Last updated on March 15th, 2018
Going to the Grand Canyon West Rim was always a dream of mine. I had visited Las Vegas once before and had gotten the opportunity to visit but passed it up. I had been regretting it ever since. That is, until my husband and I was planning a trip to Las Vegas. I poured through all kinds of research trying to decide if it was something we could pull off. It’s a 2 hr. drive and really the only way we could do it was if we went to the closest location where you enter the Reservation. The Reservation charges people $46 a person. I’m a little biased about this one. It’s a National Treasure. I don’t believe that you should have to pay money to see a canyon. No one owns it. I’m used to exploring parks for free, or at least for the cost of a parking pass. You can see my reluctance.
Step 1 – Commit to seeing the Grand Canyon West Rim
After talking with many people we decide to go for it. I am so glad we did too! Not only did I get to check another state off my quest to visit all 50 states, but I also got to one of the great natural wonders of the world.
Step 2 – Rent a Car
Car rentals are relatively inexpensive from the airport. On our trip, we determined that it would cost the same to rent a car for the entire weekend and pay to get into the canyon, then it would cost for the two of us to take one of the tour trips the hotels offer. The best part was, we now had the freedom of our own car and could make as many stops along the way. While you are still in town, make sure to load up the car with some essential road trip snacks. There are not a lot of places to stop along the way.
Step 3 – Drive To Grand Canyon West
Take the 2-hour drive due east. Getting there is pretty much a straight shot, with only two roads to really worry about. Anyone can do it! This was one of the most exciting parts of our trip. As seasoned day trippers already, we enjoyed getting to see the desert for once. Our favorite detour was seeing the cactuses and the Joshua Trees. What looks like a cross between a cactus and a tree.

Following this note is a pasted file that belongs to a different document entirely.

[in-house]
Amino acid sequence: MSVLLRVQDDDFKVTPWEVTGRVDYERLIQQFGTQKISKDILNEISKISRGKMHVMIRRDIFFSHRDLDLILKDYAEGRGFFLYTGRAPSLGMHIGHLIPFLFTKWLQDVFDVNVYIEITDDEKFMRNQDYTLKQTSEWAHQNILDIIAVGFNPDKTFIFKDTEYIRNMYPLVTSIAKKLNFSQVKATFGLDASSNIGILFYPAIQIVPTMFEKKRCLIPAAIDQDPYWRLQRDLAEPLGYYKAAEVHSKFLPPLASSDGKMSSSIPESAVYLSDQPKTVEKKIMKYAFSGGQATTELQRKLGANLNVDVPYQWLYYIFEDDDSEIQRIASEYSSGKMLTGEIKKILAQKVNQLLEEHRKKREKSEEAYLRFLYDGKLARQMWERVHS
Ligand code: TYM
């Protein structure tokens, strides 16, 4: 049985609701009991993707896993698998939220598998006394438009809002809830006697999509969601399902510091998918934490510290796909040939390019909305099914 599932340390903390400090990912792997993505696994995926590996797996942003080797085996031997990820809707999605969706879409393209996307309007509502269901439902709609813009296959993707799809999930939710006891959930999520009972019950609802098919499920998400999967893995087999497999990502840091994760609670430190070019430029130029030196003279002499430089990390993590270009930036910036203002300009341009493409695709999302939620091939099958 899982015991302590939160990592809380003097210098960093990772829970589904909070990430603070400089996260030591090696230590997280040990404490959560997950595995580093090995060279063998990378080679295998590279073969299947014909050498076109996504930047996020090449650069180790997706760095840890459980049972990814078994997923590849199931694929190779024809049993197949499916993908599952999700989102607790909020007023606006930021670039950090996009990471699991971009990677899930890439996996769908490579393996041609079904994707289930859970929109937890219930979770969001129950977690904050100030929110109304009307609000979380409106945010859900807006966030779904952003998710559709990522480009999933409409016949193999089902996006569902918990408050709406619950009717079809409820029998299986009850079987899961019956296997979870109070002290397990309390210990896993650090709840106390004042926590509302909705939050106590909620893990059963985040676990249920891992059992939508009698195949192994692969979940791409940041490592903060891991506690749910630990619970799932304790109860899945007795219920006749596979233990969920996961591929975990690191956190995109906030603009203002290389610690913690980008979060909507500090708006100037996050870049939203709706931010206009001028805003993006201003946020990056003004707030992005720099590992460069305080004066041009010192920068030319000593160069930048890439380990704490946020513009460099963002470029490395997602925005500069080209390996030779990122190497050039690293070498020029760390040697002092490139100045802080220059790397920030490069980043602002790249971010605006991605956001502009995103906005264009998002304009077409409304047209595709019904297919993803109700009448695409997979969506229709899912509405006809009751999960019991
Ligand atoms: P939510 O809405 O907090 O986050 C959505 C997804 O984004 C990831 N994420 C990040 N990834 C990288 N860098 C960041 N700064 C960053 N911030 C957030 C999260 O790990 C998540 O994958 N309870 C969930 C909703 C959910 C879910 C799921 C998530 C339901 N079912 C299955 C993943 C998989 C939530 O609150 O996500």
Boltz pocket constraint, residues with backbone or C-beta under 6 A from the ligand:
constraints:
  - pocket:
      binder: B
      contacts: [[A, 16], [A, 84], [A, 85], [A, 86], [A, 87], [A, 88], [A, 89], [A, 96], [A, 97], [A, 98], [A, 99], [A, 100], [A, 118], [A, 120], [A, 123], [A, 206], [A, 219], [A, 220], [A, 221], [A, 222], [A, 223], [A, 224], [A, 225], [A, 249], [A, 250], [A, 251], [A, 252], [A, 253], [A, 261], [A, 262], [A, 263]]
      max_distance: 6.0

Step 4 – Getting your Tickets
Once arriving we found that the owners of Grand Canyon West, the Hualapai Indian Tribe to do an excellent job running the exhibit. After seeing everything they offered, we quickly got over our reluctance to pay. After you park, you must make the decision on what all you want to do there. Basically, do you want to walk on the skywalk and get a meal included? Or do you just want to explore on your own? We chose to do the cheaper options, mostly because I’m not a fan of man-made attractions over natural wonders. Either way, they will drive you to all three different locations in air-conditioned busses. They also had food, drinks, shopping and restrooms at each location. These are all features that we may not have had if we ventured a little farther to the National Park, which also charges admission.
Step 5 – Hop on a Bus
We decided to skip the manufactured looking old west town and headed straight over to Eagle Point. This is where you will find the Grand Canyon West Skywalk. If you purchase the gold package, you can get access to it. After getting out to the location, I’m happy with our decision to skip the skywalk. The skywalk takes you out a little ways over the canyon and brings you back. I didn’t think being on top of it would enrich my experience any, just add to the commercialism of it all.
Guano Point is the third location they stop at, our second. There you can see the remanence of the Guano Mine. There is a hiking trail that brings you to the old structure that they used to help retrieve the guano right below it. And yes, when they say ‘Guano’ they really do mean bat droppings. Form 1930s – 1959 they have been coming up with all kinds of different ways to try and retrieve the precious fertilizer. In the end, they decided that it just wasn’t cost effect to get there. You can find out all about the history at MyGrandCanyonPark.com. I found that Guano Point to be a better location to visit because it wasn’t as populated and commercialized. It also gave you the opportunity to scale some cliffs if you wanted to.
One of the most amazing aspects of the whole place was that lack of safety railings. In 2014 it was estimated that 4.5 million people visit the Grand Canyon each year and only about 12 people die from a fall. It’s astounding. We live in a world full of safety mechanisms and this place has been left undisturbed. I’m grateful. I think people’s own self-preservations instincts kick in and they stay away from the edge. Still a little unnerving as you want to peer down. If you are one of these people, I recommending getting a ticket to do the skywalk. Otherwise sit back and enjoy some of the spectacular views.
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